Chiarot himself is 6-foot-3, 232 pounds, which matches the kind of defender that Arizona wants for its team now and in the near future. He is known for his rugged style of play, evidenced by the over two hits per game he has averaged in his past five seasons, and he was a popular free agent ahead of last year’s deadline. Red Wings head coach Derek Lalonde has spoken about the different elements that Chiarot brings to the team, specifically mentioning how he plays a hard game and his work ethic in practice. That work ethic is valuable to the young players on the Red Wings and could also be valuable for a growing and maturing Coyotes team.

What would the Red Wings need to include in a trade with the Coyotes? To start they’d need to add at least their 2024 first-round pick along with one of their two second-round picks for the upcoming 2023 Draft. Rounding out the deal might be William Wallinder and another decent prospect in Carter Mazur or Thomas Niederbach. Chiarot, Wallinder, Mazur, 2024 first, and a 2023 second-round pick might just be an enticing enough package to get this deal done.

Red Wings Need More Two Way Defenders

In today’s NHL, you need defenders who play solid defensively as well as have decent offensive talent. As much as the eye test might tell you Chiarot is a great two-way guy, that’s really not the case. He has struggled offensively over his entire career, posting only 0.25 points per game (P/G). Chychrun, on the other hand, has a 0.46 career P/G.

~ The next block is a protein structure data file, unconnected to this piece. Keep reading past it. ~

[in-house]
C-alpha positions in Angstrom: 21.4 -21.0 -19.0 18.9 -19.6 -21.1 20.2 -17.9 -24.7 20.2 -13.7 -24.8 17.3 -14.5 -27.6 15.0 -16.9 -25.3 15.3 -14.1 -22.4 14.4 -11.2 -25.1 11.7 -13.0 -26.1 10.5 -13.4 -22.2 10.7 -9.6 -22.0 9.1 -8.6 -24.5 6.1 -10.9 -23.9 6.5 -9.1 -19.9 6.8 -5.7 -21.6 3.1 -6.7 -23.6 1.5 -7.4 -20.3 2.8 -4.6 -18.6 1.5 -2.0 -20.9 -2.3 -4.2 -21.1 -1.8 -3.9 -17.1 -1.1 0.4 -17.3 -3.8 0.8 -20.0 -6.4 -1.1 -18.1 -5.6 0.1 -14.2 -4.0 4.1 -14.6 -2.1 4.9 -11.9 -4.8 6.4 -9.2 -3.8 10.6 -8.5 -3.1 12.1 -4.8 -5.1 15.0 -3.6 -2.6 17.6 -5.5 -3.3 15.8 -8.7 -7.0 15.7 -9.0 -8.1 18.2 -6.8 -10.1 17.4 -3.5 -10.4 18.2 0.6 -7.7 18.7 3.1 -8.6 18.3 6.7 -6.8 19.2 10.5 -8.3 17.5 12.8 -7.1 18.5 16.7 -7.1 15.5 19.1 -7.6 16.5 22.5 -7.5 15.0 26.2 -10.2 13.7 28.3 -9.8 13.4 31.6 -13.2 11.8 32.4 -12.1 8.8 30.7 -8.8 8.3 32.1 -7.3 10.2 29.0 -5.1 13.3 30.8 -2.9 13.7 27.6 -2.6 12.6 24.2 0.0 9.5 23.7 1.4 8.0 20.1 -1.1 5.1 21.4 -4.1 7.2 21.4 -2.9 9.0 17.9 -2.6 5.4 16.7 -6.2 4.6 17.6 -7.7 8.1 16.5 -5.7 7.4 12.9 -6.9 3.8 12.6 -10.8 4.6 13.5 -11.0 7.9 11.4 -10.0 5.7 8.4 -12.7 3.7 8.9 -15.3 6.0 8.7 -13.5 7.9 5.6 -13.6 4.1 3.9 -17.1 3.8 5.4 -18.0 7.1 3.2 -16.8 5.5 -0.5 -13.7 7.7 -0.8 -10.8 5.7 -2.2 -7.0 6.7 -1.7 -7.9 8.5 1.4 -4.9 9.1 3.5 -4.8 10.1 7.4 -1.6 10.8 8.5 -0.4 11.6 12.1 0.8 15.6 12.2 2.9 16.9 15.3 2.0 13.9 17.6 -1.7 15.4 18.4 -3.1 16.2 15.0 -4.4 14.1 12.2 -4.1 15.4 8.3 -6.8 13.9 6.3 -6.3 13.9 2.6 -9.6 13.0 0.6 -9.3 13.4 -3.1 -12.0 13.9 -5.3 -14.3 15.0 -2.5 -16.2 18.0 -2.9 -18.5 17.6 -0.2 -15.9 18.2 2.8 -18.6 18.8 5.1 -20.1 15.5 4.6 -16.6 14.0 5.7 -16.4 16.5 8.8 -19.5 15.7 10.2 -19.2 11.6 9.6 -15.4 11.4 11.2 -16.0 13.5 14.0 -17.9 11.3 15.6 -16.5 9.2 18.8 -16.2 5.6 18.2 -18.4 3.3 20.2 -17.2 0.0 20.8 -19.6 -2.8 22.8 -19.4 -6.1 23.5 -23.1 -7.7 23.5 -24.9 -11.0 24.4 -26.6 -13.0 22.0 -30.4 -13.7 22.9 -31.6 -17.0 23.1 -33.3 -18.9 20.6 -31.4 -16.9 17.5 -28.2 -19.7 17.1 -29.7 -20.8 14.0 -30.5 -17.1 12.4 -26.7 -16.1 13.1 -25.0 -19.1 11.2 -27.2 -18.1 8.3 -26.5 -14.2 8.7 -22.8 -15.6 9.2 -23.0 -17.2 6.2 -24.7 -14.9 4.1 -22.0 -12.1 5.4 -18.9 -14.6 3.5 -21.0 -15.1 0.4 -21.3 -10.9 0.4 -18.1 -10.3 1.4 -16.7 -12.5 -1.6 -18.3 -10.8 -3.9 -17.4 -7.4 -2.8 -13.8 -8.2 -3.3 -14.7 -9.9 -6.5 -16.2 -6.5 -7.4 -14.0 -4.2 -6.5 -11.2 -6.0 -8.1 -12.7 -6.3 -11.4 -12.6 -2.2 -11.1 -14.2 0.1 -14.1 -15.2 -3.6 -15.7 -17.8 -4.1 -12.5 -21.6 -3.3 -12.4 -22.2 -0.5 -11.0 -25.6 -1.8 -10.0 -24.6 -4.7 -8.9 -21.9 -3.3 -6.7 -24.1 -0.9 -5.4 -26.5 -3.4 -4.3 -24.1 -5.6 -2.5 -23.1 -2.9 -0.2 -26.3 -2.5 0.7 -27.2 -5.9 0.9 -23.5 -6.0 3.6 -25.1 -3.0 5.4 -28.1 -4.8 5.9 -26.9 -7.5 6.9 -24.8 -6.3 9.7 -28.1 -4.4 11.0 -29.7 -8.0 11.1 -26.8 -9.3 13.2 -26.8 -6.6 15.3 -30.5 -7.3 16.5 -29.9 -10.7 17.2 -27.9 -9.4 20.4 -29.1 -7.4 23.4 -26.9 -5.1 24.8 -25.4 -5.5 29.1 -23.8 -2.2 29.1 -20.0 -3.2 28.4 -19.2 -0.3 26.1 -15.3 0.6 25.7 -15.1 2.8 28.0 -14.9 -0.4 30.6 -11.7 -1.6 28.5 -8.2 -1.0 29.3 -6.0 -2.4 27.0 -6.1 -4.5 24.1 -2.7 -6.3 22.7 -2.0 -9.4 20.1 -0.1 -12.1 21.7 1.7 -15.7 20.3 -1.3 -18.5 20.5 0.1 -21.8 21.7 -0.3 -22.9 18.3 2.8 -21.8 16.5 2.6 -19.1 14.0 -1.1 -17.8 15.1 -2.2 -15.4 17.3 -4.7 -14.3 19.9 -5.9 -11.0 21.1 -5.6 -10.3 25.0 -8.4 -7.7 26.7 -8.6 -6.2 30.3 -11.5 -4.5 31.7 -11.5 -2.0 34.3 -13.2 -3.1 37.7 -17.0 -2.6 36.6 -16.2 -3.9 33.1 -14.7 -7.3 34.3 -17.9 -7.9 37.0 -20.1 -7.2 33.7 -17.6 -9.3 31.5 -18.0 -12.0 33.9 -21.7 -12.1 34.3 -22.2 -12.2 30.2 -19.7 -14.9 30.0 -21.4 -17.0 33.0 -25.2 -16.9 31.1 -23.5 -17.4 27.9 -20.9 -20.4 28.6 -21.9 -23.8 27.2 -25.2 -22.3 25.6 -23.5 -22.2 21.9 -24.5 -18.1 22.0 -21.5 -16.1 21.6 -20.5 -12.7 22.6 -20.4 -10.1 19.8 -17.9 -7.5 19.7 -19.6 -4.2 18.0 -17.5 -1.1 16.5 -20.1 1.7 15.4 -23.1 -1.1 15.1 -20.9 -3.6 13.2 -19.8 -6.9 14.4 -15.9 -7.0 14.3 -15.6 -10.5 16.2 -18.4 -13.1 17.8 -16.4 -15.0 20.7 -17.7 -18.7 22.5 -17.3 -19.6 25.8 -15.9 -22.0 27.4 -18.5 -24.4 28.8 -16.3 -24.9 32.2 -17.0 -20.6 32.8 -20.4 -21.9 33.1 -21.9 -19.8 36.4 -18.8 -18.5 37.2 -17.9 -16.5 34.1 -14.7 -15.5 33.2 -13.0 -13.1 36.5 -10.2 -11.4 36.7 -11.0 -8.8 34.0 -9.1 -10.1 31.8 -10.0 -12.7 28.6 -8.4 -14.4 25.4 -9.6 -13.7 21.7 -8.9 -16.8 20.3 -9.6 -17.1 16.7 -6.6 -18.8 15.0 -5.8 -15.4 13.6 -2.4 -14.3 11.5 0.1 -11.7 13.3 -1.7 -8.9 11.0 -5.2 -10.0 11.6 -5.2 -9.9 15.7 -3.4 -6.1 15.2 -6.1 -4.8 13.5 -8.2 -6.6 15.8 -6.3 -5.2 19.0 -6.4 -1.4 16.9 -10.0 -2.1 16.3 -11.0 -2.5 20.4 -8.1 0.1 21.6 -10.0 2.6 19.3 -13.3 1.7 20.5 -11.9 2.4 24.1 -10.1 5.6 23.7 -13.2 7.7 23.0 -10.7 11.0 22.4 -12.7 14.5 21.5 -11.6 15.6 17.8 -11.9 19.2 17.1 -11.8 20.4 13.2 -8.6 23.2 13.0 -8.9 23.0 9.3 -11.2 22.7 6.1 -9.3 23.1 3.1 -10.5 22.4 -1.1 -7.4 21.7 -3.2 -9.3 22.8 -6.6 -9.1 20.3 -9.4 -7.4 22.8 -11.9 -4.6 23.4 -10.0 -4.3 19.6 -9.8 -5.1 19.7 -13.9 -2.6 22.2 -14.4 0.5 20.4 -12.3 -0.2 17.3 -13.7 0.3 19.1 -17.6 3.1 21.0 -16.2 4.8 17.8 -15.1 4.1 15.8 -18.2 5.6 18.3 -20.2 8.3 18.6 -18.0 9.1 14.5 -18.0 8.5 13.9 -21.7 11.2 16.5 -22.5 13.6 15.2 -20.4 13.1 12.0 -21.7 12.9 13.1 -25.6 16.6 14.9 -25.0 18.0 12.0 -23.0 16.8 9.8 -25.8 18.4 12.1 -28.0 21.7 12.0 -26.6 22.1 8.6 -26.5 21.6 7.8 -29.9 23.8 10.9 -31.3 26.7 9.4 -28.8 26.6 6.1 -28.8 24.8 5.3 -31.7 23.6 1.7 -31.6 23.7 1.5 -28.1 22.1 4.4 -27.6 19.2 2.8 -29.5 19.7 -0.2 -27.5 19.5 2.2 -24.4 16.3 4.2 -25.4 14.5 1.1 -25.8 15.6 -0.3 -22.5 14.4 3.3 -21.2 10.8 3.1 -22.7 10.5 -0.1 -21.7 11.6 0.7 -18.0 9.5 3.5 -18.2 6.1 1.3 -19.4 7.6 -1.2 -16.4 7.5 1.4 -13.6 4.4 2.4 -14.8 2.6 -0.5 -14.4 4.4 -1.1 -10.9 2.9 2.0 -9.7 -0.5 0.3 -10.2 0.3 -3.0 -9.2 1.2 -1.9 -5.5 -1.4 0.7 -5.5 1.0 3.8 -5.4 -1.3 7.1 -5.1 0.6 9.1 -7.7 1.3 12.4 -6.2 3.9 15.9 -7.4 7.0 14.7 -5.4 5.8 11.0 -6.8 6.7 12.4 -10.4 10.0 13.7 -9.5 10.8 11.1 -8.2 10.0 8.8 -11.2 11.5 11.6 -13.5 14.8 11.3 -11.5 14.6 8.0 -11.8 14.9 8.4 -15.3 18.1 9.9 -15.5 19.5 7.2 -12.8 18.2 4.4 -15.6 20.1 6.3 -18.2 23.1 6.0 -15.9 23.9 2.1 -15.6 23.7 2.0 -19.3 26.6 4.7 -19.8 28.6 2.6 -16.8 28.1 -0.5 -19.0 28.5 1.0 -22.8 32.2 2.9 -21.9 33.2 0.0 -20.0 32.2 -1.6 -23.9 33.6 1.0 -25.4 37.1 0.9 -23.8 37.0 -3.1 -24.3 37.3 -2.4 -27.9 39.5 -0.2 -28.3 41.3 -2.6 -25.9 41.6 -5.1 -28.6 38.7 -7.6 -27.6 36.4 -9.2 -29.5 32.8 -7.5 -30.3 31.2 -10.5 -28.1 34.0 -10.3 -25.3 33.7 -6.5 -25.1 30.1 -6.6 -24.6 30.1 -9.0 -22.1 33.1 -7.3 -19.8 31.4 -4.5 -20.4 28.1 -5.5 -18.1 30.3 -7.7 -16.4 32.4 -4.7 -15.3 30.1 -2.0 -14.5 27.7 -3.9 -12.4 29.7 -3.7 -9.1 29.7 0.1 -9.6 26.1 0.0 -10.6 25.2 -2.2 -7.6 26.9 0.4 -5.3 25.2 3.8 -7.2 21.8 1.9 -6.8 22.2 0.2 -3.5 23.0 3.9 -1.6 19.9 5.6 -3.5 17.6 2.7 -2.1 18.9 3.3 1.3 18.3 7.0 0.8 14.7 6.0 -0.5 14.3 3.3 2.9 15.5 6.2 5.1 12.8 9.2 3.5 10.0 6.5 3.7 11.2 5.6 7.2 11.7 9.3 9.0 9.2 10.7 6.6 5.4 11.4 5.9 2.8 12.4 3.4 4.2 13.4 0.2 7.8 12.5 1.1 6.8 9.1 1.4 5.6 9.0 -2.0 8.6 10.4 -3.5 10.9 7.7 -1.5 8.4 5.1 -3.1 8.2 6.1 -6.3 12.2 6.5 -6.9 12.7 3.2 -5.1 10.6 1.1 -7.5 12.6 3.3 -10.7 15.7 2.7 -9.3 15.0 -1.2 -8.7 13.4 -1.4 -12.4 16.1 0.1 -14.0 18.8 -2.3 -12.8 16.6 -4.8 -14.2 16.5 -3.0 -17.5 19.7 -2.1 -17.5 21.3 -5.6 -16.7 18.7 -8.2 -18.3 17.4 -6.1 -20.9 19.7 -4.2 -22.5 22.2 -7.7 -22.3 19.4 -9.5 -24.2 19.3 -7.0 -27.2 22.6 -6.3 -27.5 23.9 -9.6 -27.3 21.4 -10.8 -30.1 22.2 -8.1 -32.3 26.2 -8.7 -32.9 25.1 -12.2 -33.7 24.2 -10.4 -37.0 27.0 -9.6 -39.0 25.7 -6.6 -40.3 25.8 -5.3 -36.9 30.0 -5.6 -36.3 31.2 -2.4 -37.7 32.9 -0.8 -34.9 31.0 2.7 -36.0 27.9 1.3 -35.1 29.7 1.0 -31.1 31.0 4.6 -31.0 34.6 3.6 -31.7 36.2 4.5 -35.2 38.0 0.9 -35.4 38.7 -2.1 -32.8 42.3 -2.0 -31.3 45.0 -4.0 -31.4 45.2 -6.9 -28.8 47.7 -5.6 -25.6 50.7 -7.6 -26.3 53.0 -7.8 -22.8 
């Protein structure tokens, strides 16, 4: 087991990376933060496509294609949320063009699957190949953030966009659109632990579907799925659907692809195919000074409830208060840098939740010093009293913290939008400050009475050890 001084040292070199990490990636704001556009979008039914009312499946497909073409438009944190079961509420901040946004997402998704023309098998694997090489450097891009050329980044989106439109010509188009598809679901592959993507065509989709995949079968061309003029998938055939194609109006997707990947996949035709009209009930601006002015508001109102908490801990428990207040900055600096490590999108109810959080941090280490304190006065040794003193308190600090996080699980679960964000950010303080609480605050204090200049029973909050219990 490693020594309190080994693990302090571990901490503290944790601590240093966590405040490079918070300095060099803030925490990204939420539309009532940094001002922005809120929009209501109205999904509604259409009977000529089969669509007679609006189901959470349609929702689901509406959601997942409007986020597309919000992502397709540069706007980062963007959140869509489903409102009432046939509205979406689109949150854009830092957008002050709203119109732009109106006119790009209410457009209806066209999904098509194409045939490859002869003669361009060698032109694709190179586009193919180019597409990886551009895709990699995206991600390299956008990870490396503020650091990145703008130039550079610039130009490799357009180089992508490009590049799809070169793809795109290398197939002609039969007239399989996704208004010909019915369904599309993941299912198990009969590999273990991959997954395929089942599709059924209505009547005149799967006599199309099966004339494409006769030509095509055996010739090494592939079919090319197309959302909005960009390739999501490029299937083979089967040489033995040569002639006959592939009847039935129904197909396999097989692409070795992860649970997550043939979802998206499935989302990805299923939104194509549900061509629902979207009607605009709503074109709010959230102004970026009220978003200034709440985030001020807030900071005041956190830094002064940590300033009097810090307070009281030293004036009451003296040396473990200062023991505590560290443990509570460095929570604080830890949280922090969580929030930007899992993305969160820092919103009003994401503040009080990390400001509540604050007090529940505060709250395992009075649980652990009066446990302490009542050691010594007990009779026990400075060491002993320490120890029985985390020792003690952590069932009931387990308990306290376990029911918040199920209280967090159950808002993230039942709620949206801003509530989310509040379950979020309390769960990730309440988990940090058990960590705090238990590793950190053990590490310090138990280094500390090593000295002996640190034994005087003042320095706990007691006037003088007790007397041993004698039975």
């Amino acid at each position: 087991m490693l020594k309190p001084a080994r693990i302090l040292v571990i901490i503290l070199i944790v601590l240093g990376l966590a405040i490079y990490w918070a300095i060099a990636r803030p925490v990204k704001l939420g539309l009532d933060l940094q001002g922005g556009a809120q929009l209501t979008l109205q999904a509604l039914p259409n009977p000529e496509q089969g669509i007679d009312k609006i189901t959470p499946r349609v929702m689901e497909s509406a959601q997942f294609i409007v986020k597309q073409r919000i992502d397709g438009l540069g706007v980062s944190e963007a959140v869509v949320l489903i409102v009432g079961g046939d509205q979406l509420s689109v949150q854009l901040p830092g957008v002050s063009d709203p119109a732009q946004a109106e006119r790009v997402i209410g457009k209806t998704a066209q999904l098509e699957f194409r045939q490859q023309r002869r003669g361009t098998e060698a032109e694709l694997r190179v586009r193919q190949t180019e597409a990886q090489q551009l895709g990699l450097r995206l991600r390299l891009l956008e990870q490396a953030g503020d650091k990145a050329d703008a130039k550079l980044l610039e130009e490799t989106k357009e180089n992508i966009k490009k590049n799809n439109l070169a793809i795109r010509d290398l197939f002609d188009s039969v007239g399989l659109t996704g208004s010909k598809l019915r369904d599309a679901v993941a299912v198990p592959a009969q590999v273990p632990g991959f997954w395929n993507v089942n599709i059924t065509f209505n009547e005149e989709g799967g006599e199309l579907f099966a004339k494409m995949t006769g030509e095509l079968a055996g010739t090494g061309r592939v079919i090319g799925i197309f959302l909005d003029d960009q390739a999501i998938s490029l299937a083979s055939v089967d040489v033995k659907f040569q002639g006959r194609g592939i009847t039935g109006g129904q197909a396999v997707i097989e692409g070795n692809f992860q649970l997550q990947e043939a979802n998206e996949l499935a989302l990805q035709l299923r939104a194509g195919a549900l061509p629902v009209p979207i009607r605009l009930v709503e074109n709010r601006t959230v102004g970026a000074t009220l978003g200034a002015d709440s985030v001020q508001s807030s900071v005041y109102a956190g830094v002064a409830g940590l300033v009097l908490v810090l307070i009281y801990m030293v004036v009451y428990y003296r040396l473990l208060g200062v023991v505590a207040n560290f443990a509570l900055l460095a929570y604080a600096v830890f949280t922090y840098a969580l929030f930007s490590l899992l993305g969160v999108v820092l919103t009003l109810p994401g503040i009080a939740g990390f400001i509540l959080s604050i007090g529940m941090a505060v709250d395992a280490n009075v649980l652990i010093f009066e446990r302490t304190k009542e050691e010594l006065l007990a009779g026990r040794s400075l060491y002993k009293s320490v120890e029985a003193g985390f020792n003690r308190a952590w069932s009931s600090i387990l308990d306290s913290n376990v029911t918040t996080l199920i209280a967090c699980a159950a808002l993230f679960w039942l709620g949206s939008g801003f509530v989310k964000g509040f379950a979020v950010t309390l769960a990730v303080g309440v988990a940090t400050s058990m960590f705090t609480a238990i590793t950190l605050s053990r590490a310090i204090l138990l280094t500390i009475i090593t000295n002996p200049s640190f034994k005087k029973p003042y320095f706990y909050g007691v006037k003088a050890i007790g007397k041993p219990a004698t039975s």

Chiarot vs Chychrun
Chiarot vs Chychrun at 5×5 (Evolving Hockey)

The zero line in the above graph is the average for whichever stat you are looking at. If you are above the zero line, that means you are doing better. If you are below it, the opposite is true. The darker the colour, the further from the average that stat is.

The metrics covered in this graph are all in “per 60 minutes” format, meaning each metric reflects how they do per 60 minutes of ice time. This is meant to isolate how productive a player is in the ice time they have rather than looking at the raw totals for each category. Goals for (GF/60), expected goals for (xGF/60), Corsi for (CF/60), expected goals against (xGA/60) and Corsi against (CA/60) are the five metrics in this graph.

Jakob Chychrun Arizona Coyotes
Jakob Chychrun, Arizona Coyotes (Amy Irvin / The Hockey Writers)